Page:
Former Police Officer Claims He Was Fired After Making A TikTok Video About NBA Star LeBron James – Yahoo Entertainment

Nate claims he is a victim of cancel culture, the idea that a person can be blocked from having a prominent public platform or career for sharing their opinion. In April 2021, when Ma’Khia Bryant was fatally shot by police, NBA star LeBron James posted a tweet asking for police accountability. Nate says he made a TikTok video in response to the Tweet, and it went viral with almost 4 million views. Nate claims he was fired from his job, his life was threatened, and his children and family were traumatized as a result. Watch the viral video in the video above. And, Nate gets emotional as he describes the fallout from the video. Plus, Dr. Phil shares his thoughts about Nate’s video. The Bellevue, Idaho Mayor’s Office insists Nate was not terminated for the content of his speech; instead, he was terminated for his repeated failures to follow a clearly laid out and well-established social media policy. On Monday’s episode, “You Can’t Say That!” Dr. Phil and his guests discuss self-censorship in today’s society. Hear from Tomi Lahren, a conservative commentator who says state police had to be called to protect her because she was speaking her opinion, and a lawyer and professor weigh in on this hotly debated topic. Then, on Tuesday’s episode, “You Said It … Now You’re Canceled!” the conversation gets heated. Meet a student who says he’s seeking legal action after the administrators at his college censored him and the Young Americans for Freedom chapter. And, which public figures are stepping up to fight cancel culture? Check local listings to see where you can watch. TELL DR. PHIL YOUR STORY: Are you involved in a story making headlines?
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According to a new article by The New York Post, Black Lives Matter co-founder Patrisse Cullors has allegedly spent thousands of dollars on renovating the backyard at her $1.4 million home in Los Angeles. Updates include the construction of a plunge pool as well as a backyard sauna.
A Purdue University student who confessed to murdering his roommate last week has apologized for the crime and claimed he was blackmailed. Ji Min Sha, 22, a junior studying cybersecurity at the university in West Lafayette, called 911 at 12:44 a.m. on Wednesday to report that he had killed his roommate, Varun Manish Chheda, with a knife. Chheda, a 20-year-old senior majoring in data science, was found dead on a chair in their first-floor room at McCutcheon Hall.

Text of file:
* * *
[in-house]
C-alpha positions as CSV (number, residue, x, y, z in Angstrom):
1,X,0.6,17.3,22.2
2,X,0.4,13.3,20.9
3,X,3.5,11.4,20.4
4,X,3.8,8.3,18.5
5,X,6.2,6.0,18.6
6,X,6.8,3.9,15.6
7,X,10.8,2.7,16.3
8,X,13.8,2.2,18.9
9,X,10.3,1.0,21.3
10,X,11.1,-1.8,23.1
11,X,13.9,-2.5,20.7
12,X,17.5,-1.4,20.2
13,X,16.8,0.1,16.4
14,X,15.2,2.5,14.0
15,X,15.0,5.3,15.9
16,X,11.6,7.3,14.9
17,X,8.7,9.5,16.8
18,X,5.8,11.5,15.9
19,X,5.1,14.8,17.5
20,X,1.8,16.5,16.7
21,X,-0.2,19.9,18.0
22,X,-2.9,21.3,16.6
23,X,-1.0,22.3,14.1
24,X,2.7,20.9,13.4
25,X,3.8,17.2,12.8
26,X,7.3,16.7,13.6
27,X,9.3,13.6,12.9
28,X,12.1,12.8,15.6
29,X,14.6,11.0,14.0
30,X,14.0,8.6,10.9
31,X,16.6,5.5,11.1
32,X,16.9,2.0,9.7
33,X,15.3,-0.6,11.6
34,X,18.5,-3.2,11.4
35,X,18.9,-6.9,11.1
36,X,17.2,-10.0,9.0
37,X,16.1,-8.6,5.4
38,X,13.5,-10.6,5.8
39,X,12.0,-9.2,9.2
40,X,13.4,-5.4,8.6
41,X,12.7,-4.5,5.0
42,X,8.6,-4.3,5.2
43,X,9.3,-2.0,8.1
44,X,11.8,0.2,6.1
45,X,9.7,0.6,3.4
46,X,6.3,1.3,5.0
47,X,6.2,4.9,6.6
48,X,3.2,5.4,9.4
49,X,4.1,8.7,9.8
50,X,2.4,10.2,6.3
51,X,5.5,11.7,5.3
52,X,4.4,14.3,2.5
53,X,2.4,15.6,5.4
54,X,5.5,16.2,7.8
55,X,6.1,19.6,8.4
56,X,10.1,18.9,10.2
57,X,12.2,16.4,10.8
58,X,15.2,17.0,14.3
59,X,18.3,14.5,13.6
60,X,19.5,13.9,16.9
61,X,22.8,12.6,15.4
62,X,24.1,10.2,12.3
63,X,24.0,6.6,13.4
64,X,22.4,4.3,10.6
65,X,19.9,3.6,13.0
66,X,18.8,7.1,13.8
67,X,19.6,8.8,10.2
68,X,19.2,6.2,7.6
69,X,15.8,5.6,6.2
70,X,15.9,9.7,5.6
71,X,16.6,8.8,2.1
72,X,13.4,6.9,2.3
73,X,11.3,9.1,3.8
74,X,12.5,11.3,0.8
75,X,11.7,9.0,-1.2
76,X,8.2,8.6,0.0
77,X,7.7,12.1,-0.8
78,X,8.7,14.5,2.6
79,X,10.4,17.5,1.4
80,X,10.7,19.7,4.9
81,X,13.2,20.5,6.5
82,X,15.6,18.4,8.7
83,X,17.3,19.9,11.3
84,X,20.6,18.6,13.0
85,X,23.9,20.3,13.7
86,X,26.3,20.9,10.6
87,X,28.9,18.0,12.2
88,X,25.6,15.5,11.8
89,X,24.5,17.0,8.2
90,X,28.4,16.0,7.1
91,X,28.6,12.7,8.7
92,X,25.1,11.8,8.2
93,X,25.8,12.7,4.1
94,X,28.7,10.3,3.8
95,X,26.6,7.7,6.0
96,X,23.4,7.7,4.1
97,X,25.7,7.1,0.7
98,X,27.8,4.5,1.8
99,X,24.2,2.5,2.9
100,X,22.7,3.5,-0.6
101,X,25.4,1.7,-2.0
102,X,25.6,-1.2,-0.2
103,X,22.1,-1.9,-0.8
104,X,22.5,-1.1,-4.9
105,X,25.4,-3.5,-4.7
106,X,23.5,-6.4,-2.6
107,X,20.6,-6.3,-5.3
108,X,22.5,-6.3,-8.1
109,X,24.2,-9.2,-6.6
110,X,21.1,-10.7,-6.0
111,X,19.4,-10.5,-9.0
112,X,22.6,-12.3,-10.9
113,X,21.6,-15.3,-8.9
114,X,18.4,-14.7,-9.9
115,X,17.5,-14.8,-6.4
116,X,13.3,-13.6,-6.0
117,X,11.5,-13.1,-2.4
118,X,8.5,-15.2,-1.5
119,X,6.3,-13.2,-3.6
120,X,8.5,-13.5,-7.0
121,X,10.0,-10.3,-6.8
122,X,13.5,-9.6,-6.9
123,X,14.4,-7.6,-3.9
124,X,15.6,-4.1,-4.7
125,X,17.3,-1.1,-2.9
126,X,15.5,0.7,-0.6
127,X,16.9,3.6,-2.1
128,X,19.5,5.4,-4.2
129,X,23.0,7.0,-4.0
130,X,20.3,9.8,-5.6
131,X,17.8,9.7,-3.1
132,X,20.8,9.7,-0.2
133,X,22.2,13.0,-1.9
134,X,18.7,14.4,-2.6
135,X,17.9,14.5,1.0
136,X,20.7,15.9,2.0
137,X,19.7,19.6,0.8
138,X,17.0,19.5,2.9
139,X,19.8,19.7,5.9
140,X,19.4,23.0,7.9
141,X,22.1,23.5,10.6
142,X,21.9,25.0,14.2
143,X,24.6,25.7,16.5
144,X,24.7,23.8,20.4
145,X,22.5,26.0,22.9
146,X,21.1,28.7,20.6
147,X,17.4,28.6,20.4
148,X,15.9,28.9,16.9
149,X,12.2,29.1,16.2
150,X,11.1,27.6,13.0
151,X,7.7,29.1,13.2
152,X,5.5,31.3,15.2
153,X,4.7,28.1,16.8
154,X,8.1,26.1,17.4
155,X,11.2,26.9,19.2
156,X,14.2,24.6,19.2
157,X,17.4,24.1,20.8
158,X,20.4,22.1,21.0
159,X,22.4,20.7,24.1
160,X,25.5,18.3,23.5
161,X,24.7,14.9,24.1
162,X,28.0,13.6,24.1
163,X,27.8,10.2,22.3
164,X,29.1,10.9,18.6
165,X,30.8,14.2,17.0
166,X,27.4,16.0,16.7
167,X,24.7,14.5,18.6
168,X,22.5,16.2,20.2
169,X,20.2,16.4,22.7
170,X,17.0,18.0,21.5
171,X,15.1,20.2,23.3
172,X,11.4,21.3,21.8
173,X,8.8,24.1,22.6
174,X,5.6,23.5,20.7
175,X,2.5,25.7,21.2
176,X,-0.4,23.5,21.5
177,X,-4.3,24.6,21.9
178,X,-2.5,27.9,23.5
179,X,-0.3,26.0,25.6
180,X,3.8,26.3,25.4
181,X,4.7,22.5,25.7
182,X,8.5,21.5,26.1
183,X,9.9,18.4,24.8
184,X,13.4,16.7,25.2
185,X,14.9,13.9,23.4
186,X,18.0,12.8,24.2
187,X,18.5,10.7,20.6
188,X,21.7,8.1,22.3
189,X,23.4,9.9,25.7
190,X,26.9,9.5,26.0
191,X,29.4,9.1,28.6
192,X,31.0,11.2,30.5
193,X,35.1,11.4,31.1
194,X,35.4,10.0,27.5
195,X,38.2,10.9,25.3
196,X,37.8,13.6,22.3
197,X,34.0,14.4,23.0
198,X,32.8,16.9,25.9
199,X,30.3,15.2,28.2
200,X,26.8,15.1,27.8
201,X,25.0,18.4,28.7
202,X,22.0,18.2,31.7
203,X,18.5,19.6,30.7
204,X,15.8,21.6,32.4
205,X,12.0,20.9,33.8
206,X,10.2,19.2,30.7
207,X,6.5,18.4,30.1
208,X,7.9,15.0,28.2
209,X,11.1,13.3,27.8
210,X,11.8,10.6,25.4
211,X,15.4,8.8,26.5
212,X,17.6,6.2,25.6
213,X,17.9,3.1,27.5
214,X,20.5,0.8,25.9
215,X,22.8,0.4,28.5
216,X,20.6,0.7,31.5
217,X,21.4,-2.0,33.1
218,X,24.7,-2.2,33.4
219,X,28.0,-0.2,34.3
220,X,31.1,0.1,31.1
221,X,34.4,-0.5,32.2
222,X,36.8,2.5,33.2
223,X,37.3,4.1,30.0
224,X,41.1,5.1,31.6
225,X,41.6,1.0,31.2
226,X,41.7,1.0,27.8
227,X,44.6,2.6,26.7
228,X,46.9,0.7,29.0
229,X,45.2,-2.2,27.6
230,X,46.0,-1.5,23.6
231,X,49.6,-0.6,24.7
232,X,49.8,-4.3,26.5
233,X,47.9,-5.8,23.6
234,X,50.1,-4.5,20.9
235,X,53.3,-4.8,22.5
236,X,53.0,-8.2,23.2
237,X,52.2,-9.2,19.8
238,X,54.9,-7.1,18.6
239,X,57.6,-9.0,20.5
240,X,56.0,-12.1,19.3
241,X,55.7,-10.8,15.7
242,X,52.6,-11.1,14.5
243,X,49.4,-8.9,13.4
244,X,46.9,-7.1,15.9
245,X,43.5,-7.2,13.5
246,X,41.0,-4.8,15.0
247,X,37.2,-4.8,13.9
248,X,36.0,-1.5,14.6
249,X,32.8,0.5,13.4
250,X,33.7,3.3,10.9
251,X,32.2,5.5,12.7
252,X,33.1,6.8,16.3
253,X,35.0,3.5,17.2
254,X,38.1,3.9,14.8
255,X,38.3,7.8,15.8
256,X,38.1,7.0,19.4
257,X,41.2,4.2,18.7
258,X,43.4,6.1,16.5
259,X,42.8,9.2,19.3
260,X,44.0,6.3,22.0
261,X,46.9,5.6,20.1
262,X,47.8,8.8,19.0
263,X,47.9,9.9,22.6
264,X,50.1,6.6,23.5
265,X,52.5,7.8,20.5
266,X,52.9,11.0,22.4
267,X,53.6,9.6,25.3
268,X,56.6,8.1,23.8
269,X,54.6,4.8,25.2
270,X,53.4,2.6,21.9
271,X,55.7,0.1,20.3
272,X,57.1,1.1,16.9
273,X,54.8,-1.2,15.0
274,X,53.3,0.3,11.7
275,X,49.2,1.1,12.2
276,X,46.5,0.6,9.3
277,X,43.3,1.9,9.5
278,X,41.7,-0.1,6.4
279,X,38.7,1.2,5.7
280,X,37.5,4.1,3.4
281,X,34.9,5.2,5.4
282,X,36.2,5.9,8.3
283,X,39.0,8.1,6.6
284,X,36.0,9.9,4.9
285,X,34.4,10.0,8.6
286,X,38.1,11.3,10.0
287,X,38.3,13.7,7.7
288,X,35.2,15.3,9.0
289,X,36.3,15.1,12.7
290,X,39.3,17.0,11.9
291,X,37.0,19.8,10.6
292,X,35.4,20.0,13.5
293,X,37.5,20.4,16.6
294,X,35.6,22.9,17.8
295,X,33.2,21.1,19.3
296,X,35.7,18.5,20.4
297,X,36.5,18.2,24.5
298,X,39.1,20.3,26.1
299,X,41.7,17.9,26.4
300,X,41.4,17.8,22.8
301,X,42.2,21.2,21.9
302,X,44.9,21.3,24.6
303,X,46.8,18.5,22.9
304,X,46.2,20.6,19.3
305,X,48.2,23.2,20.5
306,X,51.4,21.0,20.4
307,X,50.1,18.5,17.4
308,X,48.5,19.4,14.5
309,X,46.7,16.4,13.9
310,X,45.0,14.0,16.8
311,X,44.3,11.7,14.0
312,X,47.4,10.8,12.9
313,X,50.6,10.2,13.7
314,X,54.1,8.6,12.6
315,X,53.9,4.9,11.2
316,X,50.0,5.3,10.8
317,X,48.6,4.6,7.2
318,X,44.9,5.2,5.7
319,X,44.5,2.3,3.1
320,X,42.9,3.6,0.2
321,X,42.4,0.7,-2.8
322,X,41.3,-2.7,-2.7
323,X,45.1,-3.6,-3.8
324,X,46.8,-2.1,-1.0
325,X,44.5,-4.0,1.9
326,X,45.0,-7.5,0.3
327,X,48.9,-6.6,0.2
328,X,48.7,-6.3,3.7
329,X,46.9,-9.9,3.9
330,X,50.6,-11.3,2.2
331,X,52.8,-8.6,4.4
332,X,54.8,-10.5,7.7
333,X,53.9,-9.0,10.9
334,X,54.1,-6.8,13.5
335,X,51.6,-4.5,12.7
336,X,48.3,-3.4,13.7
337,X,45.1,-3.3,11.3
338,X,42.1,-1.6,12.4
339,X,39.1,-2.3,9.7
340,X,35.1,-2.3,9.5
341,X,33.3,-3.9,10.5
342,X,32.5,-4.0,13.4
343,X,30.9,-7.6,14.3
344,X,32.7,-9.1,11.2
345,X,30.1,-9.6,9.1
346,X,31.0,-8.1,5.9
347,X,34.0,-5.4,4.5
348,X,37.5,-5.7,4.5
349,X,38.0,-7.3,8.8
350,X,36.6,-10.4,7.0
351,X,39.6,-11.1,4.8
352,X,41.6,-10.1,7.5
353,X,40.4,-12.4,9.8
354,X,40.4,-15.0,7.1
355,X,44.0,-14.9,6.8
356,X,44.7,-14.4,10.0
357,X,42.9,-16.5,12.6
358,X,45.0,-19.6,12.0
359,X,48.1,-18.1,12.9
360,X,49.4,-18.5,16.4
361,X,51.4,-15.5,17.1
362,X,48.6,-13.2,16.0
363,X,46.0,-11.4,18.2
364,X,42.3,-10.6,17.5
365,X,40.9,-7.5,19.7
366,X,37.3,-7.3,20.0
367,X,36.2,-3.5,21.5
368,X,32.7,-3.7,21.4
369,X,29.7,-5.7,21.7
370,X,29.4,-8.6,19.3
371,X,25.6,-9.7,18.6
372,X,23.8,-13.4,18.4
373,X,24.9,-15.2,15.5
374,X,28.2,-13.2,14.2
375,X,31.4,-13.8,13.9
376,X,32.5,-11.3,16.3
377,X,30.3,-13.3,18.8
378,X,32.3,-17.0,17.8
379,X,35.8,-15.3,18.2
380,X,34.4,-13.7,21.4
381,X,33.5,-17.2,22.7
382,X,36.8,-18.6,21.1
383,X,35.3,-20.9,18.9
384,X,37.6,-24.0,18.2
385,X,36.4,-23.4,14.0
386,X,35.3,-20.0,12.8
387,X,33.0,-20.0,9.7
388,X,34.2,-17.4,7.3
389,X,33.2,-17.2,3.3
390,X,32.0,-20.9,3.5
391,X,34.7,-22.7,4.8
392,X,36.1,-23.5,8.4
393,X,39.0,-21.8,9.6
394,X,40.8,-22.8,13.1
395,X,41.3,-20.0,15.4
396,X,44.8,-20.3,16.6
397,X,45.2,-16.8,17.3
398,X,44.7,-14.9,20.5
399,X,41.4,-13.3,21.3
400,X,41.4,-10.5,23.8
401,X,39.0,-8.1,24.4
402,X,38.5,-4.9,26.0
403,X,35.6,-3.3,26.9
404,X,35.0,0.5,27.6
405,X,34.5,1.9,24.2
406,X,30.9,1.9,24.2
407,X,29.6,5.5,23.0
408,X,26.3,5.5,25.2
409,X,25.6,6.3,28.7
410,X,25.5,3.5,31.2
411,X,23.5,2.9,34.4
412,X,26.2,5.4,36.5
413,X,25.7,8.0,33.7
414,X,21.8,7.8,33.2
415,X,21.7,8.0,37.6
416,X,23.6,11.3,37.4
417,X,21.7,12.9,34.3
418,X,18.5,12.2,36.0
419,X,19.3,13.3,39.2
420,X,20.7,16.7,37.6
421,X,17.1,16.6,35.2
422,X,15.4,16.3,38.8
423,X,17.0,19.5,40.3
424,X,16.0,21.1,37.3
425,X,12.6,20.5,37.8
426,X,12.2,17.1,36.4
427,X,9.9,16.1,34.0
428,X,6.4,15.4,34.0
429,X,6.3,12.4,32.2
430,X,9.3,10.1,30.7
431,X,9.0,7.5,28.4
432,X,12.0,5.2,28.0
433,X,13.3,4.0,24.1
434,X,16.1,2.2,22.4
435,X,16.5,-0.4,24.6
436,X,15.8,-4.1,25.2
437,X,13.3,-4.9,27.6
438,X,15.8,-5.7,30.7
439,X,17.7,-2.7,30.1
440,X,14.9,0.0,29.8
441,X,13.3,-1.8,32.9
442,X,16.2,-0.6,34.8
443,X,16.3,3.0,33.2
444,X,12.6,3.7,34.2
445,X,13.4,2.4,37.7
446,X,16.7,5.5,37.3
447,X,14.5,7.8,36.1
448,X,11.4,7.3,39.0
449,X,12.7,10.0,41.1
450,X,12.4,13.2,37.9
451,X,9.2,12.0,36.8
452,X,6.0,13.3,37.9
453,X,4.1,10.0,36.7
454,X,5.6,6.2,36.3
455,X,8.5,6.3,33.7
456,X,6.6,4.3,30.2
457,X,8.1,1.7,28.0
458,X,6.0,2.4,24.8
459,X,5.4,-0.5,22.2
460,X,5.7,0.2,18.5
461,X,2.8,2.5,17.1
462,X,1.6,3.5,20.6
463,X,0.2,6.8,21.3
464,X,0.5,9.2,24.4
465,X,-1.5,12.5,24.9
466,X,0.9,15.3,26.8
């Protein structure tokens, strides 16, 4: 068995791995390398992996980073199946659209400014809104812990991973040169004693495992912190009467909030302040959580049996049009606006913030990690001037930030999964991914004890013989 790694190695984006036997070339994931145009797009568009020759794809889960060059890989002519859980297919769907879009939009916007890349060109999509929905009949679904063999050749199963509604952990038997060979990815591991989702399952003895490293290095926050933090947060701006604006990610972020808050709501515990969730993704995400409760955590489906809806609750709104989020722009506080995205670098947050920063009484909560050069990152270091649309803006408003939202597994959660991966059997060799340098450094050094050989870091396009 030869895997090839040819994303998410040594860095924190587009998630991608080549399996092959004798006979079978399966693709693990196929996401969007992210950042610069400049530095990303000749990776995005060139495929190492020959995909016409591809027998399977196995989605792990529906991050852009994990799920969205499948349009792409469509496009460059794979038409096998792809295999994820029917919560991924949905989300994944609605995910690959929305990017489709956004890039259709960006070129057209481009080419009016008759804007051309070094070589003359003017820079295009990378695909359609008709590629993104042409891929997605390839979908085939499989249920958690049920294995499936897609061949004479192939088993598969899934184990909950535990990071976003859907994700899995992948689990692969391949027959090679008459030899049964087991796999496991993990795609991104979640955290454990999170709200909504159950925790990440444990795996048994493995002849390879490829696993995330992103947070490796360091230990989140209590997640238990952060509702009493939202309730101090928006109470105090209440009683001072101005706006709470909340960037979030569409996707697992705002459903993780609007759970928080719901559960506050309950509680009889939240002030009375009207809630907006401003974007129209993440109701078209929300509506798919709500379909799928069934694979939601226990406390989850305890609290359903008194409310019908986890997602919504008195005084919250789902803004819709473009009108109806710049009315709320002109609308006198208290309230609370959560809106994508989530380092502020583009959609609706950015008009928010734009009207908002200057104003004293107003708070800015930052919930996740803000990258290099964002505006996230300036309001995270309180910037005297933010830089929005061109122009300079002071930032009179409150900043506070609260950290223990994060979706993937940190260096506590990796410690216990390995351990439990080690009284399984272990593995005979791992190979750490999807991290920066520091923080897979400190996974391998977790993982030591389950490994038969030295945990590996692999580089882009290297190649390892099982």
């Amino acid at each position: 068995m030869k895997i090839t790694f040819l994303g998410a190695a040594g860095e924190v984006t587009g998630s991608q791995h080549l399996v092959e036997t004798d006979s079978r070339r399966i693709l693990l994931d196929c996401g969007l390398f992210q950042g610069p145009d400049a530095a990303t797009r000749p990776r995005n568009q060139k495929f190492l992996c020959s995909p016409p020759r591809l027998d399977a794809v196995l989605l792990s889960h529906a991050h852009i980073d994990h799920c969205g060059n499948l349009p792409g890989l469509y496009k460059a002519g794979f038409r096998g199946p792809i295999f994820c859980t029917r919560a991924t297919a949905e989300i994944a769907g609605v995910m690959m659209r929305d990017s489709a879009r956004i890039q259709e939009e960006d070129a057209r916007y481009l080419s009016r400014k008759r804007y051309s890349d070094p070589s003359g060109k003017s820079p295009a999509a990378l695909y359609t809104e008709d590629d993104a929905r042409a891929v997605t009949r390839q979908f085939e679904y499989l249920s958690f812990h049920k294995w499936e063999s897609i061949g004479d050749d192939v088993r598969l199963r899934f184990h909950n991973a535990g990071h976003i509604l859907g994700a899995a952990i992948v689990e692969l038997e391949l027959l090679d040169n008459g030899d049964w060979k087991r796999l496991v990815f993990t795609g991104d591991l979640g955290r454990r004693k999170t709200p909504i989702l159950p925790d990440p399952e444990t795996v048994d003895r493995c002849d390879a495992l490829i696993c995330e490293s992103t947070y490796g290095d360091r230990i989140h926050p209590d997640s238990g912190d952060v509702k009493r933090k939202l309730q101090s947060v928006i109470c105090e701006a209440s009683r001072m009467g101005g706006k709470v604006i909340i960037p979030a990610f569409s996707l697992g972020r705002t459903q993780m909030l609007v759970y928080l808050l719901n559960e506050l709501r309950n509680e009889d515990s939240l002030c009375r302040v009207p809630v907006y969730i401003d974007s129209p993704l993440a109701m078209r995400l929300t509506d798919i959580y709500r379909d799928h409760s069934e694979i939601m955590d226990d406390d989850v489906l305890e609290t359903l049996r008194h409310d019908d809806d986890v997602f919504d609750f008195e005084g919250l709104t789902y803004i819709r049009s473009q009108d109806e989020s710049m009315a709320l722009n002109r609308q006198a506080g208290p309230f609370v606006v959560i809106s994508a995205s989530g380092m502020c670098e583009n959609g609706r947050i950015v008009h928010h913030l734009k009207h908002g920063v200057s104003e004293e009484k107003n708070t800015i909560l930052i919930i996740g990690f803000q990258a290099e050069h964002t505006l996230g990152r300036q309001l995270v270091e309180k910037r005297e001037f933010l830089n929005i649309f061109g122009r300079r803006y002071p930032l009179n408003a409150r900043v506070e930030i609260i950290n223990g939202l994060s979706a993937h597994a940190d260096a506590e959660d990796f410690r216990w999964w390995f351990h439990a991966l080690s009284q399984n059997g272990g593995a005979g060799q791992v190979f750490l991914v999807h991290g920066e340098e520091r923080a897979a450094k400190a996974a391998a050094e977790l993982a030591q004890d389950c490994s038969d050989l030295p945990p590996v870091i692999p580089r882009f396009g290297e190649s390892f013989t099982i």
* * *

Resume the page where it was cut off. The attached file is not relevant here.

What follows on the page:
A Michigan man is now facing a mandatory life sentence for the brutal sexual assault and murder of former professional poker player Susie Zhao in 2020. Jeffery Morris, 62, was found guilty after a deliberation that lasted less than an hour in Oakland County, Michigan, on Friday, according to The Oakland Press. Morris, who was convicted of first-degree murder, was also convicted of felony murder, with the latter being second-degree criminal sexual conduct.
A toddler was left unscathed after sleeping through a horrific mass killing at a daycare center in the town of Uthai Sawan in Thailand last week. Three-year-old Paveenut Supolwong, nicknamed "Ammy,” was taking a nap inside a classroom on Thursday when a former police officer stormed the nursery and killed at least 36 people, including 24 children. Supolwong was the only child in the nursery to have escaped unharmed by 34-year-old Panya Khamrap, who wielded a knife and gun during his deadly rampage.
Convincing fakes have been a menace since at least the advent of photography, so what’s shocking about a set of AI-generated Zelda posters that are making the rounds on social media is the number of people who’ve decided that they are real. As of writing, these fake images of a supposed Netflix-produced Zelda series have garnered almost 30,000 shares, many of them from people who seemingly take them as real. Come on, folks. The original post by creator Dan Leveille even says that they’re fakes!


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